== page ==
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COVID-19 doesn't have to spoil Halloween

October 23, 2020 | Valerie Elwell
Halloween can still be fun during a pandemic if you think creatively.

Halloween can still be fun during a pandemic if you think creatively, says UCI Health family medicine expert Dr. José Mayorga.

Fall is finally here, and the first holiday of the season is upon us. Halloween, will look very different this year — just like every other holiday has since the novel coronavirus outbreak hit in March.

But there are still creative, fun ways to celebrate and stay safe, says Dr. José Mayorga, family physician and executive director of the UCI Health Family Health Centers, even as COVID-19 cases surge elsewhere in the country.

Mayorga says what's happening in states where coronavirus is on the rise is to be expected as the change in seasons brings cooler temperatures.

"When people are spending more time indoors, it’s easier to spread the virus," he says. "The second thing is that when many individuals are coming together in small household gatherings, they’re not following strict safety guidelines. Last and most important, more younger adults are starting to get this infection."

As a group, young adults are less likely to wear masks and observe physical distancing, Mayorga adds.

"We know that young adults generally have less severe cases of COVID-19, but they also interact with older, higher risk adults. So this is not a good trend to be seeing as we enter the holiday season."

Family practitioner Dr. Jose Mayorga explains how to have a COVID-19-safe Halloween and Dia de los Muertos.
“You can do what my nine-year-old suggested," says Mayorga. "We’re going to stay home, break open a piñata in the shape of the COVID-19 virus and watch Halloween movies!"

Halloween and Dia de los Muertos

With Halloween and Dia de los Muertos looming, a little advance planning is in order to ensure that these group-centric holidays are enjoyed safely.

"These are two great holidays we all enjoy, however, this year we need to be a little bit more creative," Mayorga says.

"Both traditions promote congregating and the mixing of multiple households. Even if you’re outdoors and trick-or-treating, you’re still at risk, especially on porches and at entryways, and walking directly behind other people."

UCI Health experts have create safety protocols that align with those from the U.S. Centers for Disease Control and Prevention. Of these guidelines, Mayorga strongly recommends the following for safe trick-or-treating:

  • Keep at least a six-foot distance from others
  • Don’t interact directly with trick-or-treaters who aren’t part of your family group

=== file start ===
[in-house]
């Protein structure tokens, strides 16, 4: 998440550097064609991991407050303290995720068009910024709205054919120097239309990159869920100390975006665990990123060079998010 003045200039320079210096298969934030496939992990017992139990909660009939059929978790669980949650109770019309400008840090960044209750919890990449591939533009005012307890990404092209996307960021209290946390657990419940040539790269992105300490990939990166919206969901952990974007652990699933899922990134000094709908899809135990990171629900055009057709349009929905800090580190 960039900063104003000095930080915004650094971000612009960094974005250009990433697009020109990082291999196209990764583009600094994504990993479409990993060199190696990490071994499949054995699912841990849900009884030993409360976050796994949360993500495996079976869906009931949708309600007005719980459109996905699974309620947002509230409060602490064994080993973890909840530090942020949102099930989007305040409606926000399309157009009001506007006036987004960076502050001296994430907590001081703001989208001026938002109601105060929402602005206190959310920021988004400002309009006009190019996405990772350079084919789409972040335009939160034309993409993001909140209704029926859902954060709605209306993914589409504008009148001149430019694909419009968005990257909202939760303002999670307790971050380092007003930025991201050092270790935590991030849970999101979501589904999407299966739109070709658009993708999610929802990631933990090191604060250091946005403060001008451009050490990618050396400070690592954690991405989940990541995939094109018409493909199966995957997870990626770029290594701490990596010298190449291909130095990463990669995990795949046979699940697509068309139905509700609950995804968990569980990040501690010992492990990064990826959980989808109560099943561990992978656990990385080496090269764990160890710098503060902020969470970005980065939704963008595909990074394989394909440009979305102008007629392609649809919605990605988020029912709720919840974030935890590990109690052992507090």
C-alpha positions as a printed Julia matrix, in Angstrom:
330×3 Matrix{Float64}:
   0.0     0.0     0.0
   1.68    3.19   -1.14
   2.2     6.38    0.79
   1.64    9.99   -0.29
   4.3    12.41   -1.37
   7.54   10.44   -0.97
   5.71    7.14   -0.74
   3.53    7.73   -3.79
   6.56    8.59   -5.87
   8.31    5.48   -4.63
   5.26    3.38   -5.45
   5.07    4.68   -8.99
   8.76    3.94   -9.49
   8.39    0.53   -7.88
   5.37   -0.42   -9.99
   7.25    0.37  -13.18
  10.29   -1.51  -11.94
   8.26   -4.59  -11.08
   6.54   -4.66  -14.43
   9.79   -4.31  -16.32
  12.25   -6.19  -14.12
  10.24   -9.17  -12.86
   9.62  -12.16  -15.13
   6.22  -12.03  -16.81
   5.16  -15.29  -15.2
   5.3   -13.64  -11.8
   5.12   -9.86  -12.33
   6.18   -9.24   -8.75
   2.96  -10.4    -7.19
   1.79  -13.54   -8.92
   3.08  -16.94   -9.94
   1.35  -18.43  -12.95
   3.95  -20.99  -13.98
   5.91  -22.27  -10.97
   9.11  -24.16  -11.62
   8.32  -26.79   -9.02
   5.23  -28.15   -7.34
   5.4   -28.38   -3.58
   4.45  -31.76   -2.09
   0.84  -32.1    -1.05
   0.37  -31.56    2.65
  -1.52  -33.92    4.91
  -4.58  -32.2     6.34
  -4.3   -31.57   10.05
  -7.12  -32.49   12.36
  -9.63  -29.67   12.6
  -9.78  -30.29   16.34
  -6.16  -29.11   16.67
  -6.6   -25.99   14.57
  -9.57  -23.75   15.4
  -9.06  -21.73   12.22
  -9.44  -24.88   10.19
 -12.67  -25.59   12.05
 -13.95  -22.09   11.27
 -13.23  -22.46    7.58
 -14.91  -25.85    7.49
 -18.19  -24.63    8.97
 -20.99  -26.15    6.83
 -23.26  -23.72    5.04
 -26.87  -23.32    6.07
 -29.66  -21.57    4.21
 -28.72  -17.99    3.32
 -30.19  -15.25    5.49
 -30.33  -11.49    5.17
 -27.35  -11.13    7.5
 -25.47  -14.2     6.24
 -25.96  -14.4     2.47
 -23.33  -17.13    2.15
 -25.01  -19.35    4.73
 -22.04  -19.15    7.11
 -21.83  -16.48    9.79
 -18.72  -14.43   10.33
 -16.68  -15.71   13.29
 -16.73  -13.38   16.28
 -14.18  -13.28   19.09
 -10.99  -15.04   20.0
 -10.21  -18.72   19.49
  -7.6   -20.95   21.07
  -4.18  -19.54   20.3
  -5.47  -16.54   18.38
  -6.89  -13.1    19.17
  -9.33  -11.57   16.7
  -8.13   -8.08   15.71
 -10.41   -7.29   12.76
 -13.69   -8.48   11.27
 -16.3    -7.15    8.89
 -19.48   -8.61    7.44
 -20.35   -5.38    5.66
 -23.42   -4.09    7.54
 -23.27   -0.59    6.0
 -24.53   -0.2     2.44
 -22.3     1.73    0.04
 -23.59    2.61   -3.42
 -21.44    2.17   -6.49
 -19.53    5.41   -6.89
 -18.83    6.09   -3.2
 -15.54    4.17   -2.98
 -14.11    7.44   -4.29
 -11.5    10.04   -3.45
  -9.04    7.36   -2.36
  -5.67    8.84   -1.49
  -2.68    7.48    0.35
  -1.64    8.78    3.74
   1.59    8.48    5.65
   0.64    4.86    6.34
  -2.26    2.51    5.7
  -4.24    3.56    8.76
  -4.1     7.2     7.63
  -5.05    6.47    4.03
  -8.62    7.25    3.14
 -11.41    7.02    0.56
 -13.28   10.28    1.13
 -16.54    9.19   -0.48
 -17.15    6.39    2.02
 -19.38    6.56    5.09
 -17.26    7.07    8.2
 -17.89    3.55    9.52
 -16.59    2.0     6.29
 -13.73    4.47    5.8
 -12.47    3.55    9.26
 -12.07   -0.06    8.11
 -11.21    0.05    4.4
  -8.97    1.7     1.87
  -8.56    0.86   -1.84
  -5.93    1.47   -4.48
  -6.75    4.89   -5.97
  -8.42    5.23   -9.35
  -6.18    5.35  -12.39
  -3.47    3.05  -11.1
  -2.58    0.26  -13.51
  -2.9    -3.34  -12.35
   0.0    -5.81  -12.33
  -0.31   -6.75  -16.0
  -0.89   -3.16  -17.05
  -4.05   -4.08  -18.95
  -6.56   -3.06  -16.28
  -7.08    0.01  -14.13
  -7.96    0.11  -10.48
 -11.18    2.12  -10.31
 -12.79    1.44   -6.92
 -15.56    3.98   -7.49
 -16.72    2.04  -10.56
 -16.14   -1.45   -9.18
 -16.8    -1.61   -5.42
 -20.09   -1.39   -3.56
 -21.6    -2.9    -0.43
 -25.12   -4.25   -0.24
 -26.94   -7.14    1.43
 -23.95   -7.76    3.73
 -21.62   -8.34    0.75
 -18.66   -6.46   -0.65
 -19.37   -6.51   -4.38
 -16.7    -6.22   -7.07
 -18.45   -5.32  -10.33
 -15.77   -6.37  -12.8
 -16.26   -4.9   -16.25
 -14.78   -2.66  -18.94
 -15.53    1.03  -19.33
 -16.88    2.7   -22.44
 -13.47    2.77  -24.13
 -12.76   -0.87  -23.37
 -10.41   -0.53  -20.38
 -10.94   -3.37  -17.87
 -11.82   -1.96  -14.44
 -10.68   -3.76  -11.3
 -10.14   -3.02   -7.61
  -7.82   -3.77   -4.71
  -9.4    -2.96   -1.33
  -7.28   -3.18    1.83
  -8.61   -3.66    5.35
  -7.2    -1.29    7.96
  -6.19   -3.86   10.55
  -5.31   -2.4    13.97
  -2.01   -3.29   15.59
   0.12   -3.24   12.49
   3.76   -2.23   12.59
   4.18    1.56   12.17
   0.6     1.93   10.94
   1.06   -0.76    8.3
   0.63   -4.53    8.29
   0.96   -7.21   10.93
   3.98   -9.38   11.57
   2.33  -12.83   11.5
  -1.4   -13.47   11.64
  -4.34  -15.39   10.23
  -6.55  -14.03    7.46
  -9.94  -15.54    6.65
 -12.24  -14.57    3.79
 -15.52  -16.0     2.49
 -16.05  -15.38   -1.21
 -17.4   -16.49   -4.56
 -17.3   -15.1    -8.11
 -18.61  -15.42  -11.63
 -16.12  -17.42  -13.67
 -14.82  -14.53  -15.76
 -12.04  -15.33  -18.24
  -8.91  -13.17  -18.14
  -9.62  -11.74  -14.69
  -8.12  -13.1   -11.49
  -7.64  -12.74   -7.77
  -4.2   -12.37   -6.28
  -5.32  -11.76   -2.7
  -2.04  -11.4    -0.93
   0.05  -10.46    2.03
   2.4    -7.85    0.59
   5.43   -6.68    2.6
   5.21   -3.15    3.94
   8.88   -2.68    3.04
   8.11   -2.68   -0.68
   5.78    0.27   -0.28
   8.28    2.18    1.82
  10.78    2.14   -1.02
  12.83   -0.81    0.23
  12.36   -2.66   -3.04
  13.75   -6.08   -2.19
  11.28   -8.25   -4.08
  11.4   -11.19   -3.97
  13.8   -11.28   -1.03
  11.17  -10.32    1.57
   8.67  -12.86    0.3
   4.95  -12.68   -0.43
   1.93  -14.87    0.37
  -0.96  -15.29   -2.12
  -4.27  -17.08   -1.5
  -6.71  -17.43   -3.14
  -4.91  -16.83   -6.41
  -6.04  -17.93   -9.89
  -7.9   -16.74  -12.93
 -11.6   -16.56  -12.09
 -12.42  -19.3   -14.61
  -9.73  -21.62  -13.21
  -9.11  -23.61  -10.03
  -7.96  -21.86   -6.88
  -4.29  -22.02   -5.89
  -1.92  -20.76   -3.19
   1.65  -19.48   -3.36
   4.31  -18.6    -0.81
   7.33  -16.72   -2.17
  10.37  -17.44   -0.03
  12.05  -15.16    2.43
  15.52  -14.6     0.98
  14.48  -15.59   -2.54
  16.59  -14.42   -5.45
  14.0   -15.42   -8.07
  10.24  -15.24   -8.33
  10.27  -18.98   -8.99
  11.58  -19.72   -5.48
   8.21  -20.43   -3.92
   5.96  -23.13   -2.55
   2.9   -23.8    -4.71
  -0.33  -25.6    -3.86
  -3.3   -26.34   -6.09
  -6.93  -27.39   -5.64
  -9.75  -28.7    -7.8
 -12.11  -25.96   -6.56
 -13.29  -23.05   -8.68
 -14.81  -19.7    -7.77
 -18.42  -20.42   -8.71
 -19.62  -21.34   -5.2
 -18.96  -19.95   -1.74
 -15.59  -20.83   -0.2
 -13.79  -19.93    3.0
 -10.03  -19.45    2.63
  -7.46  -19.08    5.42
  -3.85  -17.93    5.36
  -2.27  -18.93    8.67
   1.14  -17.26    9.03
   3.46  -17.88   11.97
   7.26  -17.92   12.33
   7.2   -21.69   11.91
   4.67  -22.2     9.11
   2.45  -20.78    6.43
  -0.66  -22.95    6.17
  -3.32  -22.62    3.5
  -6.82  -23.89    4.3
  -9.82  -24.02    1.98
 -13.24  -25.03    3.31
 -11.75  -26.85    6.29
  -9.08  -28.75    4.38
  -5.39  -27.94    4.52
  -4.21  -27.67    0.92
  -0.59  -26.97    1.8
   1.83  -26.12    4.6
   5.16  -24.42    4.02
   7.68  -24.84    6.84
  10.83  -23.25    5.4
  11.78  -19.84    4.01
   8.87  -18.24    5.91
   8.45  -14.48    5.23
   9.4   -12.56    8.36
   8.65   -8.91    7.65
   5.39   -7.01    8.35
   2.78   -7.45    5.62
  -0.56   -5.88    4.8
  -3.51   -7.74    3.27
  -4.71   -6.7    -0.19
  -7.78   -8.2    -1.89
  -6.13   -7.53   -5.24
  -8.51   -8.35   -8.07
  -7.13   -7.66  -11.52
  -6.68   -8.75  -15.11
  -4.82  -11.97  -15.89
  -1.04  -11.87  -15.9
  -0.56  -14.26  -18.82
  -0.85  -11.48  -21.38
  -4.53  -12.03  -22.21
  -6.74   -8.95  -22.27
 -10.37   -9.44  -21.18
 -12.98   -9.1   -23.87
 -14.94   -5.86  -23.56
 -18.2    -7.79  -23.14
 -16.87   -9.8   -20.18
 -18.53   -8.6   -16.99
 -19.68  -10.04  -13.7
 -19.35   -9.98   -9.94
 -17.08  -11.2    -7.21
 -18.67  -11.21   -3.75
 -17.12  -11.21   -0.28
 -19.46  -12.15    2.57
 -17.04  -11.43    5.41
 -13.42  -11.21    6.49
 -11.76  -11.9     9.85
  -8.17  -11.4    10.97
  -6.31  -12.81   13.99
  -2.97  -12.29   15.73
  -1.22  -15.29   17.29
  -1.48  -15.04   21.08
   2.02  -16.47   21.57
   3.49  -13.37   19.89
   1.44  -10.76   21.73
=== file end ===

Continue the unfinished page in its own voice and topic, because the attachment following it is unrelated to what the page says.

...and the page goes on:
• Wait until you get home to eat your treats
  • Wash your hands for at least 20 seconds before digging in

"Alternatively," he adds, "you can do what my nine-year-old suggested. We’re going to stay home, break open a piñata in the shape of the COVID-19 virus and watch Halloween movies!"

UCI Health family medicine practitioner Dr. Jose Mayorga and his family plan to celebrate Halloween by swatting this coronavirus pinata.
Ready for swatting: the Mayorga family piñata

Making trick-or-treating safer

The CDC recommends the following guidelines for trick-or-treaters and folks who supervise the treat bowls:

  • Avoid direct contact with trick-or-treaters.
  • Distribute treats outdoors, if possible.
  • Set up an outdoor station with individually bagged treats for kids to take. An adult who is properly masked and gloved should supervise from six feet away.
  • Carry hand sanitizer containing at least 60% alcohol.
  • Parents must always supervise young children.
  • Wear a real safety mask. Halloween masks are not effective protection against COVID-19.
  • Stay at least six feet from people who don’t live with you.
  • Wash hands thoroughly with soap and water for at least 20 seconds before touching treats.

Other creative ways to celebrate at home

We've all had to adapt to a new normal during the current pandemic. Parents, especially, have had to get creative to keep children engaged.

Here are some ideas to make Halloween fun without actual trick-or-treating: 

  • Host a virtual costume party. Dress up or make costumes and invite your child’s friends and family to a virtual party. Possible themes: crazy wigs, dance party, sing along.
  • Go crazy with the decorations. Why wait until Christmas? Make your favorite Halloween creatures with arts and crafts supplies. Decorate inside and out!
  • Decorate and carve pumpkins. This could be a fun outdoor and socially distanced activity for a small group or it could be hosted virtually.
  • Bake or make Halloween treats. Let the kids pick out a few to make and share your creations virtually.
  • Scavenger hunt. Give clues to where you hid the candy around your house.
  • Find or plan a neighborhood drive-through event. With more and more people going all out for the Halloween and Dia de Los Muertos holidays and decking out their homes like it was Christmas, it can be a fun tour — and participants remain in their vehicles.
  • Take lots of photos. This is a once-in-a-lifetime pandemic. You’ll want to remember how creative you were!


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